In advance of the President’s trip to Greensboro for the student forum hosted by ESPN, The White House, in coordination with Bloomberg Associates, hosted a summit on My Brother’s Keeper (MBK) in North Carolina to highlight progress and provide technical assistance to bolster local efforts. The summit took place at United Way of Greater Greensboro.
The MBK Community Challenge encourages communities (cities, rural municipalities, and tribal nations) to implement a coherent cradle-to-college-and-career strategy.
The goal is to improve the life outcomes of all young people to ensure they can reach their full potential. Nearly 250 mayors, tribal leaders, and county executives in all 50 states and the District of Columbia have accepted the MBK Community Challenge. www.whitehouse.gov/my-brothers-keeper
Ten communities in North Carolina have accepted the MBK Community Challenge since September 2014. This summit convened North Carolina’s MBK Communities, including heads of local government, MBK leadership from the federal government, national nonprofits and local youth, to discuss strategies and resources for success in their MBK initiatives.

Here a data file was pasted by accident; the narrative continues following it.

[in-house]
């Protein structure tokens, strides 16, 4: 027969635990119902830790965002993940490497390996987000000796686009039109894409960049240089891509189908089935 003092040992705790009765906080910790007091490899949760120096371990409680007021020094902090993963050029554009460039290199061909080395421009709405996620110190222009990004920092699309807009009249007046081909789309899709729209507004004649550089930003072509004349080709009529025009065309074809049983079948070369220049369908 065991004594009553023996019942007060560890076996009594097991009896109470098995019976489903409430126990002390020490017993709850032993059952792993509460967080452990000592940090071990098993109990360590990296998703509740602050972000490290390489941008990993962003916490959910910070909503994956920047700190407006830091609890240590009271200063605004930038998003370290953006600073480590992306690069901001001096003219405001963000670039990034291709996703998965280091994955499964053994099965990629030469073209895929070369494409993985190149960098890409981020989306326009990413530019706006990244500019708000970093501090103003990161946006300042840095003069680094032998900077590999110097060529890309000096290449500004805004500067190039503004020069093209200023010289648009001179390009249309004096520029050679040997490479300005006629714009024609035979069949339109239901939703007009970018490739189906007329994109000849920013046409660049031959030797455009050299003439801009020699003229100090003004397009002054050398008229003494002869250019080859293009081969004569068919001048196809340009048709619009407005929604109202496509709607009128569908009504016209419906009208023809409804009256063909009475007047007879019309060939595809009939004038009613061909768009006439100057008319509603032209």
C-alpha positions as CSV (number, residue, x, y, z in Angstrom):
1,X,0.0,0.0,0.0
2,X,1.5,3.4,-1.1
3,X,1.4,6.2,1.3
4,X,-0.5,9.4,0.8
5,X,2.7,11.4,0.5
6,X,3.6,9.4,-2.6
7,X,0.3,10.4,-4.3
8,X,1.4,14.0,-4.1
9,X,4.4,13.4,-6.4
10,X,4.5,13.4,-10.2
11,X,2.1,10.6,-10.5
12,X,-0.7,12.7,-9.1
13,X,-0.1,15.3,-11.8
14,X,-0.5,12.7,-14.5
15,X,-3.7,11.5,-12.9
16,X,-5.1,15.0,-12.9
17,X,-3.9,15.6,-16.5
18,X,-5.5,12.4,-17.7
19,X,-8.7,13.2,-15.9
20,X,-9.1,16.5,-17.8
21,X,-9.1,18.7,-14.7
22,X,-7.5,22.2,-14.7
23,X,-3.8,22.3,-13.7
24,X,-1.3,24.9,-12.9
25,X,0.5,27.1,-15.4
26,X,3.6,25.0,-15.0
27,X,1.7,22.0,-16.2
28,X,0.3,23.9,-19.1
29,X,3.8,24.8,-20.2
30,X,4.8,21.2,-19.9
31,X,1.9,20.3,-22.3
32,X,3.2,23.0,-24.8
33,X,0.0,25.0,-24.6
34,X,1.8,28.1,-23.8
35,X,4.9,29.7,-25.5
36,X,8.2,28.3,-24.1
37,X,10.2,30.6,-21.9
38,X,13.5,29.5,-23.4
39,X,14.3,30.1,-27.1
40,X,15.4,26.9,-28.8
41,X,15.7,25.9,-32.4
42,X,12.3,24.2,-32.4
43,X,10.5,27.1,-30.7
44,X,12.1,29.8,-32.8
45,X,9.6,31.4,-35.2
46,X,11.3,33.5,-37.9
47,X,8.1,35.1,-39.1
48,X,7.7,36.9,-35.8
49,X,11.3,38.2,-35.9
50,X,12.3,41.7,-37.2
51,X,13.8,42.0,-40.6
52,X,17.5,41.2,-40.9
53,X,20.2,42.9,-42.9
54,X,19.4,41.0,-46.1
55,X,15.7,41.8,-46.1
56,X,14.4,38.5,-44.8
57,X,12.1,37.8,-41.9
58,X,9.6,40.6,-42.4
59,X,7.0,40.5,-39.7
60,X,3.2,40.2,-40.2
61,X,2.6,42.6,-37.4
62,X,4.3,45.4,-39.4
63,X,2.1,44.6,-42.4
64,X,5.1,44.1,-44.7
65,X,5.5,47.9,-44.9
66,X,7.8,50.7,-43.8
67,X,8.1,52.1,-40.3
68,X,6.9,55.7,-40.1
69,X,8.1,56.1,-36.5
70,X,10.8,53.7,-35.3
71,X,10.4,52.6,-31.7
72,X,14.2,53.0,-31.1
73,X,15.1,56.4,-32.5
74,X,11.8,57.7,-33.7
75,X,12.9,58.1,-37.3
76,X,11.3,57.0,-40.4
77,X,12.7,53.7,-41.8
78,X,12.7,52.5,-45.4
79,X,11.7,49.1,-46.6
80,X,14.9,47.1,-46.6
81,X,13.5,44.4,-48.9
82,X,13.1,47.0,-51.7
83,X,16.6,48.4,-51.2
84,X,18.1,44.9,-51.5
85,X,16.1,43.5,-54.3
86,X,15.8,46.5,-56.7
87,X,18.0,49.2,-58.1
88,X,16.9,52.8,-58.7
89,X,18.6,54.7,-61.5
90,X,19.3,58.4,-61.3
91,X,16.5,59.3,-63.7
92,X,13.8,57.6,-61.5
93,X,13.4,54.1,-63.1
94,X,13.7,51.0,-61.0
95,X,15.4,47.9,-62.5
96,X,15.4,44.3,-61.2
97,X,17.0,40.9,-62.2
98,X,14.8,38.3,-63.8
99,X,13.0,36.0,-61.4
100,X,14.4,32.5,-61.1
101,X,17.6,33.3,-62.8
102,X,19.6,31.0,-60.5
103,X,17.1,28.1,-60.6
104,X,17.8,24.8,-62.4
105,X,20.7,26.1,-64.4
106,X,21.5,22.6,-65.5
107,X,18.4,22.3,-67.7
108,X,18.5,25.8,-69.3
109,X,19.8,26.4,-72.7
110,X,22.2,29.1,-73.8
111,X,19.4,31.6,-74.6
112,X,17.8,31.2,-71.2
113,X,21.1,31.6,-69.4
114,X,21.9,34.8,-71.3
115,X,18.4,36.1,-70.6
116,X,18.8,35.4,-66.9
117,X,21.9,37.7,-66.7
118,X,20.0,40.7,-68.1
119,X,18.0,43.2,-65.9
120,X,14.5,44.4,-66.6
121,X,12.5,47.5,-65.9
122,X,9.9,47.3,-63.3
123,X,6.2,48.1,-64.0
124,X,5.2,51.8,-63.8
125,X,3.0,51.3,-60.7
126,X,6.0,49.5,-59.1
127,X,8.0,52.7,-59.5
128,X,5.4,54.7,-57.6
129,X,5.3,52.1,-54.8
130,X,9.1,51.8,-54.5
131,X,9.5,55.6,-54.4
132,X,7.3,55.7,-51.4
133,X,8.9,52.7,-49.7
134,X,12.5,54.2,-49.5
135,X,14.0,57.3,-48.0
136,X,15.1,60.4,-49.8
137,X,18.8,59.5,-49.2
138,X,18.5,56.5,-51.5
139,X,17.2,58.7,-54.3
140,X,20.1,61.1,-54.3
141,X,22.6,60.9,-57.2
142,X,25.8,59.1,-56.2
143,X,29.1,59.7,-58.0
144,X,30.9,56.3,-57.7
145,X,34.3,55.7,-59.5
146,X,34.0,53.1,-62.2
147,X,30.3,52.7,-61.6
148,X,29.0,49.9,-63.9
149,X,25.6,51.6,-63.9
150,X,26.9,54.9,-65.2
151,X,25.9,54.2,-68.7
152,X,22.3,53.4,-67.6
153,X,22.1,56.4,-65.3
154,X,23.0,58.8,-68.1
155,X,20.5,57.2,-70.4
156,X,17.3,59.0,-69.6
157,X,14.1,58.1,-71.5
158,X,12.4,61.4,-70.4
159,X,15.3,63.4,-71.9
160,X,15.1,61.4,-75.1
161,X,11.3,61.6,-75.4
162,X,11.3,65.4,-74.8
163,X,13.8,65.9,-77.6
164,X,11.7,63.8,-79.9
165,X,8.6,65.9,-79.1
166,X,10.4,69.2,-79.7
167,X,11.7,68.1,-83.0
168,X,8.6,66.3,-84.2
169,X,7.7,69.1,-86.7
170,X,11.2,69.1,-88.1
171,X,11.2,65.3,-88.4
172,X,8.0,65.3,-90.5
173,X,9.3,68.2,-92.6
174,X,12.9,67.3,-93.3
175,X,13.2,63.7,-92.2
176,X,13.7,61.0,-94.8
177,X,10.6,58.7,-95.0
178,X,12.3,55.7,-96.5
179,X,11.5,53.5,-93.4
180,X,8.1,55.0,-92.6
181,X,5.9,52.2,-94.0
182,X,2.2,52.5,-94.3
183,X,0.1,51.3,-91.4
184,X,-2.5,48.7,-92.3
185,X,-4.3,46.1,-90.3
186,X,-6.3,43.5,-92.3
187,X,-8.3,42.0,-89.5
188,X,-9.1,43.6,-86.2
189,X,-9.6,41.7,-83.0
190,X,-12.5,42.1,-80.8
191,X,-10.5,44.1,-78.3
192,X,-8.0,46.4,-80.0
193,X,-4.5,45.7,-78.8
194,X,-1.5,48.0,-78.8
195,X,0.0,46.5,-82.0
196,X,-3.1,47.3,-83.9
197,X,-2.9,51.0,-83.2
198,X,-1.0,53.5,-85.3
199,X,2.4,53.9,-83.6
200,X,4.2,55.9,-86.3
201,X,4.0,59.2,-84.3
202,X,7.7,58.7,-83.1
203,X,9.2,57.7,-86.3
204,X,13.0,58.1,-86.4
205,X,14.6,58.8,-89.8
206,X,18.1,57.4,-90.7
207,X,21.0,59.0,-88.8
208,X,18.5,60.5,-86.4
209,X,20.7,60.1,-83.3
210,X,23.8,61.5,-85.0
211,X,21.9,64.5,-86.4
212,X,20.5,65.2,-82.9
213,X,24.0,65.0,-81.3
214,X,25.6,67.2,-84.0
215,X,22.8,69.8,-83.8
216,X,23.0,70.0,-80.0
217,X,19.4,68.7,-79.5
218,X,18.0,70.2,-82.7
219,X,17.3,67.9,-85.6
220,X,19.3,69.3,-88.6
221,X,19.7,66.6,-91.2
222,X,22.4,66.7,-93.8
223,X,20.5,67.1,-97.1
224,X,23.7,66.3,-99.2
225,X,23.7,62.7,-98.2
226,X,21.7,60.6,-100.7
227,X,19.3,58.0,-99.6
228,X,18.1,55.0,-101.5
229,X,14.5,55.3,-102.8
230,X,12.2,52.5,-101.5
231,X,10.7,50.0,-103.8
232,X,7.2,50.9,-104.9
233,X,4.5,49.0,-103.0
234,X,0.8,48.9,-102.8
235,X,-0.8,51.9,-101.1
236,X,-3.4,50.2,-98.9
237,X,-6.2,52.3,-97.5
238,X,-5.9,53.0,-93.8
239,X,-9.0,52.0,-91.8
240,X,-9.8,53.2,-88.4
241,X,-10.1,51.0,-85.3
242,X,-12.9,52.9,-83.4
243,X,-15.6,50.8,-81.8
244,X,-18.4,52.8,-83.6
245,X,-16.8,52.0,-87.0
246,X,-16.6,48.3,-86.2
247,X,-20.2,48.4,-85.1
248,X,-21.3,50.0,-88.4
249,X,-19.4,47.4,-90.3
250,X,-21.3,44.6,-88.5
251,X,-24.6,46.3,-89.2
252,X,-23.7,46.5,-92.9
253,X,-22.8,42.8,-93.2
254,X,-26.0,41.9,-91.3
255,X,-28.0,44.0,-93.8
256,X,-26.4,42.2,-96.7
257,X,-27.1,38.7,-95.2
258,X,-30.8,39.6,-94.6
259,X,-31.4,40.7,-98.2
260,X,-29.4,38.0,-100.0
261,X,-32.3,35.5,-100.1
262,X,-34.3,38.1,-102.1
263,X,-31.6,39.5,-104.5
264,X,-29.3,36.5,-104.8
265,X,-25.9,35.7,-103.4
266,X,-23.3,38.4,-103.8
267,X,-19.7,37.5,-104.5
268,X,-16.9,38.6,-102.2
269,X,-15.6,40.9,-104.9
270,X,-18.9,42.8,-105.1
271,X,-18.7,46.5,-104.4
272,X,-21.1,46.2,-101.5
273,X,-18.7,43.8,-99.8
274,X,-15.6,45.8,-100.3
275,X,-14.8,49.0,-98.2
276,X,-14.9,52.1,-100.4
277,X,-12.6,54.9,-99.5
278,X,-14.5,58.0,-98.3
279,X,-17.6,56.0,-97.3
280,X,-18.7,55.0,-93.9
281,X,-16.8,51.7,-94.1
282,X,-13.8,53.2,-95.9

Locally, United Way of Greater Greensboro is creating new partnerships for a community-wide plan with city, county, education, nonprofit and concerned citizens to drive positive outcomes for men and young boys of color.
The resulting action plans will focus on mentoring and summer youth employment to start. Michelle Gethers-Clark, President and CEO of United Way of Greater Greensboro, says, “When a child is exposed to positive and new experiences their aspirations change. And an employed young person learns the expectations of life first hand.”
Mentors and 2017 summer jobs are needed. Contact United Way of Greater Greensboro to get connected.
The initiative aims to bring together government, law enforcement, business, nonprofit, philanthropic, faith, and community leaders around shared goals for young people. MBK seeks to establish strategies that ensure all:
- Children enter school cognitively, physically, socially, and emotionally prepared
- Children read at grade level by third grade
- Young people graduate from high school
- Young people complete post-secondary education or training
- Youth out of school are employed
- Young people are safe from violent crime.